Tony Blankley

Last mid-week, the Senate went off the rail, with a big bipartisan vote (79-19) for an exit strategy to be largely carried out next year. The operative phrase was calling for 2006 to be "a period of significant transition to full Iraqi sovereignty."
This was followed with Rep. John Murtha's emotional call for immediate exit within six months of U.S. military forces from Iraq. This exit fever was lowered a little last Friday when the House of Representatives put an "immediate exit" motion to the vote. It was inevitably defeated with only three assenting votes. Virtually no responsible congressman was prepared to put his or her name to a formal congressional vote calling for such a policy.

As a point of reference, the most recent Gallup Poll found 19 percent of the U.S. adult respondents in favor of immediate troop withdrawal (more or less, the Murtha position), 35 percent favored withdrawal over the next year (more or less the Senate position), 38 percent in favor of keeping troops in Iraq until the job is done (the Bush position), and 7 percent wanting more troops (the Sen. McCain, pro-war conservative critique position).

Thus, 54 percent (19 plus 35) of the public currently favors an exit strategy over a success strategy, while 45 percent (38 plus 7) support a success strategy over an exit strategy. This represents a substantial reduction in public support for President Bush's war aims. This current public attitude comes at a moment of generally declining public support for President Bush based not only on the media's bad coverage of the Iraq war, but also in the context of the president's problems with Hurricane Katrina, the Wilson/Plame Libby story, high gas prices, a negative public view of the economy, the deficit and (for many) the Mexican border crisis.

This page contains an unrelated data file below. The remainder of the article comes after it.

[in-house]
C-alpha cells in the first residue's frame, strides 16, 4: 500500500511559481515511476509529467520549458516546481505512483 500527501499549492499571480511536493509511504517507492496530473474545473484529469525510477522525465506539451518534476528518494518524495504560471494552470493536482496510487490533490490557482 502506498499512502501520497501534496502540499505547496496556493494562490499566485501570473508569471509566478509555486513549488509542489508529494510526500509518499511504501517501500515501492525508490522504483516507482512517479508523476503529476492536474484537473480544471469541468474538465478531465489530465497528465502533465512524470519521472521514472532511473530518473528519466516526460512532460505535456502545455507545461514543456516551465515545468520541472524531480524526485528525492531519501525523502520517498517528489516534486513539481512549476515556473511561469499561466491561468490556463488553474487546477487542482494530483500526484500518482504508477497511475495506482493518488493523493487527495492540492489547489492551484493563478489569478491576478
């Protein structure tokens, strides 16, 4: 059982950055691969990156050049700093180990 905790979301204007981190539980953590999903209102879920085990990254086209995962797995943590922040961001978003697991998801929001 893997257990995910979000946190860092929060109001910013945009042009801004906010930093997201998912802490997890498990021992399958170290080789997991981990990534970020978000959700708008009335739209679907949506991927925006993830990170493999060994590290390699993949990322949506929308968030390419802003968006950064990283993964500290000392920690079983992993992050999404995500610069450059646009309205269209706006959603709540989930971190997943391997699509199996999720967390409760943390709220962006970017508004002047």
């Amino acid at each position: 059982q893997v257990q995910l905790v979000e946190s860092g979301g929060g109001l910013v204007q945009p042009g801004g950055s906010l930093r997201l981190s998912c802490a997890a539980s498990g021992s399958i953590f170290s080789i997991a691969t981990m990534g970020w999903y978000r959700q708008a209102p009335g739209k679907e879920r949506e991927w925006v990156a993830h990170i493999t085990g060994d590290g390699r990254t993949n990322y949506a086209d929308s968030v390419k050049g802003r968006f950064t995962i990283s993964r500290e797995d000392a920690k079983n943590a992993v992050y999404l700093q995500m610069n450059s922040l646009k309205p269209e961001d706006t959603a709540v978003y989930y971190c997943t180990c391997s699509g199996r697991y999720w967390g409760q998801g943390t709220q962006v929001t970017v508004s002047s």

For those of us who are convinced that the Iraq War must be fought until a successful outcome is obtained, the next three to six months are a critical period to rebuild public support. The task is substantial, but not overwhelming. Forty-five percent of the public still support success in Iraq. The challenge is to stop the decline in support, and regain 5-10 percent of public support -- which is only part of a larger group of current war doubters who only six months ago shared our strong support for sticking until the job is done.

We face three challenges. First, the president's current unpopularity is distorting support for the war downward (just as his prior popularity distorted it upward).

Tony Blankley

Tony Blankley, a conservative author and commentator who served as press secretary to Newt Gingrich during the 1990s, when Republicans took control of Congress, died Sunday January 8, 2012. He was 63.

Blankley, who had been suffering from stomach cancer, died Saturday night at Sibley Memorial Hospital in Washington, his wife, Lynda Davis, said Sunday.

In his long career as a political operative and pundit, his most visible role was as a spokesman for and adviser to Gingrich from 1990 to 1997. Gingrich became House Speaker when Republicans took control of the U.S. House of Representatives following the 1994 midterm elections.

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